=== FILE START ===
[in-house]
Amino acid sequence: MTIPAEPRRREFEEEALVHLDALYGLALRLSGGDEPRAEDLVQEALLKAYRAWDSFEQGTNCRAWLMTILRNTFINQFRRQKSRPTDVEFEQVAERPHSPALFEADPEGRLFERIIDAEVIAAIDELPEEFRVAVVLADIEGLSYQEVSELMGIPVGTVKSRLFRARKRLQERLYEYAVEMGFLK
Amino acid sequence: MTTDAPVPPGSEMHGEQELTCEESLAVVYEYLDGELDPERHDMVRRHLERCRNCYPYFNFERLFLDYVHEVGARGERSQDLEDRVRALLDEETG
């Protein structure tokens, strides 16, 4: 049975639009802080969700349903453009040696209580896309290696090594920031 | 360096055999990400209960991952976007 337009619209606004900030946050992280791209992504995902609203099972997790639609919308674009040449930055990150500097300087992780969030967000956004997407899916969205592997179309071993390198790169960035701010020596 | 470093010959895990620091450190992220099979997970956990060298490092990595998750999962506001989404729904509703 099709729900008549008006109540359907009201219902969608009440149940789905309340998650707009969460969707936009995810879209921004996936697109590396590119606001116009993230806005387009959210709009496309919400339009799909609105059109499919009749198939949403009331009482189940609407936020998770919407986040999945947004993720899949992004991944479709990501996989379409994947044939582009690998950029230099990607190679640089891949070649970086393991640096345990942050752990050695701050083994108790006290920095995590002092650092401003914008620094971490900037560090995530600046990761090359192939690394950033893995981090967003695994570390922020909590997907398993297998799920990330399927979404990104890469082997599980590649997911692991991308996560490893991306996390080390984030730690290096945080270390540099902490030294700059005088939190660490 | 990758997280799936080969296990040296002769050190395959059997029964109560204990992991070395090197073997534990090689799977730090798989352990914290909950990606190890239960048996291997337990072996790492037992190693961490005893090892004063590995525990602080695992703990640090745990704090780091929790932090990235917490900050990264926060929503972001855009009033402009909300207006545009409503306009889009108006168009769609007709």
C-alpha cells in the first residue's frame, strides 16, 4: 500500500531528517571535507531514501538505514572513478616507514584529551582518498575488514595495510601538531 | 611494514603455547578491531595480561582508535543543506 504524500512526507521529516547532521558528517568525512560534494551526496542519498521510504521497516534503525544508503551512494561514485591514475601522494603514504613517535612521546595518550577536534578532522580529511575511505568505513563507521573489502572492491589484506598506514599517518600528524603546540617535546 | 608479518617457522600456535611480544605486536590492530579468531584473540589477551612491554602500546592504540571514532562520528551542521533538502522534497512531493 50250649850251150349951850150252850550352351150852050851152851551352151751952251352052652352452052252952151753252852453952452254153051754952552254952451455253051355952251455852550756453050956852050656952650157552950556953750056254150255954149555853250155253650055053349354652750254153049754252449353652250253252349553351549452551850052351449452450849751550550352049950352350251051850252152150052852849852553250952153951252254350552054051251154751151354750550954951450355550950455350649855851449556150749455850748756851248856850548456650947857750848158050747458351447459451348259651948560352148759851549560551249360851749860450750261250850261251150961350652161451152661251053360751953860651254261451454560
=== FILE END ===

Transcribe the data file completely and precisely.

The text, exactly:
[in-house]
Amino acid sequence: MTIPAEPRRREFEEEALVHLDALYGLALRLSGGDEPRAEDLVQEALLKAYRAWDSFEQGTNCRAWLMTILRNTFINQFRRQKSRPTDVEFEQVAERPHSPALFEADPEGRLFERIIDAEVIAAIDELPEEFRVAVVLADIEGLSYQEVSELMGIPVGTVKSRLFRARKRLQERLYEYAVEMGFLK
Amino acid sequence: MTTDAPVPPGSEMHGEQELTCEESLAVVYEYLDGELDPERHDMVRRHLERCRNCYPYFNFERLFLDYVHEVGARGERSQDLEDRVRALLDEETG
């Protein structure tokens, strides 16, 4: 049975639009802080969700349903453009040696209580896309290696090594920031 | 360096055999990400209960991952976007 337009619209606004900030946050992280791209992504995902609203099972997790639609919308674009040449930055990150500097300087992780969030967000956004997407899916969205592997179309071993390198790169960035701010020596 | 470093010959895990620091450190992220099979997970956990060298490092990595998750999962506001989404729904509703 099709729900008549008006109540359907009201219902969608009440149940789905309340998650707009969460969707936009995810879209921004996936697109590396590119606001116009993230806005387009959210709009496309919400339009799909609105059109499919009749198939949403009331009482189940609407936020998770919407986040999945947004993720899949992004991944479709990501996989379409994947044939582009690998950029230099990607190679640089891949070649970086393991640096345990942050752990050695701050083994108790006290920095995590002092650092401003914008620094971490900037560090995530600046990761090359192939690394950033893995981090967003695994570390922020909590997907398993297998799920990330399927979404990104890469082997599980590649997911692991991308996560490893991306996390080390984030730690290096945080270390540099902490030294700059005088939190660490 | 990758997280799936080969296990040296002769050190395959059997029964109560204990992991070395090197073997534990090689799977730090798989352990914290909950990606190890239960048996291997337990072996790492037992190693961490005893090892004063590995525990602080695992703990640090745990704090780091929790932090990235917490900050990264926060929503972001855009009033402009909300207006545009409503306009889009108006168009769609007709």
C-alpha cells in the first residue's frame, strides 16, 4: 500500500531528517571535507531514501538505514572513478616507514584529551582518498575488514595495510601538531 | 611494514603455547578491531595480561582508535543543506 504524500512526507521529516547532521558528517568525512560534494551526496542519498521510504521497516534503525544508503551512494561514485591514475601522494603514504613517535612521546595518550577536534578532522580529511575511505568505513563507521573489502572492491589484506598506514599517518600528524603546540617535546 | 608479518617457522600456535611480544605486536590492530579468531584473540589477551612491554602500546592504540571514532562520528551542521533538502522534497512531493 50250649850251150349951850150252850550352351150852050851152851551352151751952251352052652352452052252952151753252852453952452254153051754952552254952451455253051355952251455852550756453050956852050656952650157552950556953750056254150255954149555853250155253650055053349354652750254153049754252449353652250253252349553351549452551850052351449452450849751550550352049950352350251051850252152150052852849852553250952153951252254350552054051251154751151354750550954951450355550950455350649855851449556150749455850748756851248856850548456650947857750848158050747458351447459451348259651948560352148759851549560551249360851749860450750261250850261251150961350652161451152661251053360751953860651254261451454560